Loss of concentration can be devastating for our results as bridge players. It is easy to dump 20 imps in the space of 3 or 4 boards through poor concentration. Top athletes generally have superb concentration – it is a skill which is developed over time – and if they lose concentration they have mechanisms to regain it.

Imagine what would happen if an athlete at the Olympics who was about to take an attempt at the high jump, allowed their focus to waver by a distraction at the event. Would they be likely to make a successful jump? Tennis players, golfers and others often complain about the noise of spectators, and the impact this has on their ability to concentrate. Bridge players are no different – often finding themselves unable to concentrate properly due to a variety of distractions – whether it is a director at the next table, the players discussing a hand or chatting nearby – or the stage they have reached in the match which may be commencing, nearing its conclusion, nearing lunch and so on. Loss of concentration need not come from a distraction. It may also manifest itself through the mind wandering – thinking about the last hand, the card you failed to play, the mistake you made, the game you didn’t bid, the victory which is in sight, and so on.

In an earlier article I discussed maintaining focus, and how to regain focus after a distraction. However, it is better if one doesn’t become distracted at all. If the mind does not wander and we can concentrate despite what is happening around us and the circumstances that we find ourselves in. Concentration is a skill, just like counting cards, that can be practiced and improved. I have provided two exercises – one very simple, and one slightly more difficult – that were provided to me many years ago when I was participating in a training camp for shooting. The original source is now unknown, and I have modified these to be applicable to the bridge world. I hope these will help you improve your concentration skills to assist in maintaining focus.

There are also many articles about improving concentration available on the internet. The Australian Institute of Sport has a course available on their free online e-learning facility which you can register for via if you want to complete something more structured.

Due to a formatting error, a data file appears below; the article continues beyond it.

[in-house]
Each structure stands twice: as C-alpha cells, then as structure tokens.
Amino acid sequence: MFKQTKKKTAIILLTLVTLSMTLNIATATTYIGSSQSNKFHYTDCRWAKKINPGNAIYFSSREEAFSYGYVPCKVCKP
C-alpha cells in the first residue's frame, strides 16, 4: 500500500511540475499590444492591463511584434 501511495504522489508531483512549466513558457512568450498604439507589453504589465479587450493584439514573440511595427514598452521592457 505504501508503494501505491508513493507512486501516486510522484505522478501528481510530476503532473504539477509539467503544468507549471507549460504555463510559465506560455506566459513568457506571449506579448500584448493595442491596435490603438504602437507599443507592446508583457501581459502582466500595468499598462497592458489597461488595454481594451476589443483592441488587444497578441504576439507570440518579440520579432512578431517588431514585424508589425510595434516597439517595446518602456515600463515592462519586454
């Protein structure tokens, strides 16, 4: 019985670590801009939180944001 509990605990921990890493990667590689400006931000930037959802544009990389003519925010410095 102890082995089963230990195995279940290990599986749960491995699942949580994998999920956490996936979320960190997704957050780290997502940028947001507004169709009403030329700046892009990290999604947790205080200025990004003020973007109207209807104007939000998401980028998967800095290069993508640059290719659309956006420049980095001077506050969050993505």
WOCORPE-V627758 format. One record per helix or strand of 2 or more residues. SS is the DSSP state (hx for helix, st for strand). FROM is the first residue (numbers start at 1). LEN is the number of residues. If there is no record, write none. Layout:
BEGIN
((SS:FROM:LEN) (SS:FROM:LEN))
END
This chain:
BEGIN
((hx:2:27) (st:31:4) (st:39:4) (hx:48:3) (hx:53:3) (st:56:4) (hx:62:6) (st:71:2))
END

Exercise 1: To begin this exercise, get seated in a comfortable position, close your eyes, and breath slowly.

On a signal, begin to count respirations by adding one on each inhalation and continue to do so for a period of one minute. Because this is a simple activity and there is a pause during the exhalation other thoughts will rise to the conscious level. Do not get distracted by these; just passively let them pass through your mind. Otherwise breaths will be missed, the count will be lost, and/or you may find that you are counting on exhalations and not inhalations.

Exercise 2: To begin this exercise. you need to have an object which is a part of bridge. The object, for example, can be a piece of clothing you always wear at bridge, your favourite pen, your system card, a playing card, etc. The type of object is not important as long as it is something that is directly connected with performance in bridge. In addition, a watch or clock is needed to time the concentration periods.

To begin the exercise, sit in a comfortable position with the bridge object in your hands. The purpose of the exercise is to concentrate on the object for an increasing period of time. During the exercise be aware of nothing except the object itself –  its colour; its texture; its smell; its weight; and its taste. Examine the object in detail, becoming aware of scuff marks, creases, stitching, shadows as the object is moved. etc. Guard against being distracted (i.e., losing concentration) by what the object is used for, past or future performances, sounds and/or actions going on in the environment, or non-bridge related thought.

Initially, practice this exercise in a place that is quiet and which has few or no distracting sights and sounds. At the beginning, use a 30 second concentration period followed by a 30 second rest period. As the ability to concentrate increases, extend the concentration period and then shorten the rest period until the concentration period can be held for five minutes.

When you can maintain focused concentration for up to five minutes, the exercise can be made more difficult by changing breadth of focus. This is accomplished by focusing first on the object as a whole, then broadening the focus to the object in relation to you and other objects within your sight line, then narrowing down to a single crease, mark, point on the object, etc.

Both these exercises can be made more difficult by doing them in distracting settings, such as an area with noise, or by having someone deliberately attempt to distract you.

© First published in the ABF Newsletter, November 2016